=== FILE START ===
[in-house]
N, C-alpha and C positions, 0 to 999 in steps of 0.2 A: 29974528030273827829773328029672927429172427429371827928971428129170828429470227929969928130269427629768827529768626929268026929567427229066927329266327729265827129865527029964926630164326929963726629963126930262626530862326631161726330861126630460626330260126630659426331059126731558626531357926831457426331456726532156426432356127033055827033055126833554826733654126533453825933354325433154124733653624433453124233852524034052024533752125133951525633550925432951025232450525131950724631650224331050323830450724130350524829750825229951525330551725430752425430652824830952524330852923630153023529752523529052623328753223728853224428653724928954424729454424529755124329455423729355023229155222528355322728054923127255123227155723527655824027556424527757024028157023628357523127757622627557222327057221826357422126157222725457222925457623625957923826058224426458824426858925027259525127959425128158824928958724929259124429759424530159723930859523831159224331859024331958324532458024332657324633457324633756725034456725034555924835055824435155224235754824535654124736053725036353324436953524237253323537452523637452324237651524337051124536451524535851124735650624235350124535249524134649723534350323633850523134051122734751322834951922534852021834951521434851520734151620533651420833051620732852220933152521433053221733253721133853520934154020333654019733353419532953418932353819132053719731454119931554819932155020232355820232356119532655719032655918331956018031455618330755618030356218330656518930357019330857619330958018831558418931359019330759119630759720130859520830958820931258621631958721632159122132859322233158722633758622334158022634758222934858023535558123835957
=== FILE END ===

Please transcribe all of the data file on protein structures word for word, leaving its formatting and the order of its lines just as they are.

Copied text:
[in-house]
N, C-alpha and C positions, 0 to 999 in steps of 0.2 A: 29974528030273827829773328029672927429172427429371827928971428129170828429470227929969928130269427629768827529768626929268026929567427229066927329266327729265827129865527029964926630164326929963726629963126930262626530862326631161726330861126630460626330260126630659426331059126731558626531357926831457426331456726532156426432356127033055827033055126833554826733654126533453825933354325433154124733653624433453124233852524034052024533752125133951525633550925432951025232450525131950724631650224331050323830450724130350524829750825229951525330551725430752425430652824830952524330852923630153023529752523529052623328753223728853224428653724928954424729454424529755124329455423729355023229155222528355322728054923127255123227155723527655824027556424527757024028157023628357523127757622627557222327057221826357422126157222725457222925457623625957923826058224426458824426858925027259525127959425128158824928958724929259124429759424530159723930859523831159224331859024331958324532458024332657324633457324633756725034456725034555924835055824435155224235754824535654124736053725036353324436953524237253323537452523637452324237651524337051124536451524535851124735650624235350124535249524134649723534350323633850523134051122734751322834951922534852021834951521434851520734151620533651420833051620732852220933152521433053221733253721133853520934154020333654019733353419532953418932353819132053719731454119931554819932155020232355820232356119532655719032655918331956018031455618330755618030356218330656518930357019330857619330958018831558418931359019330759119630759720130859520830958820931258621631958721632159122132859322233158722633758622334158022634758222934858023535558123835957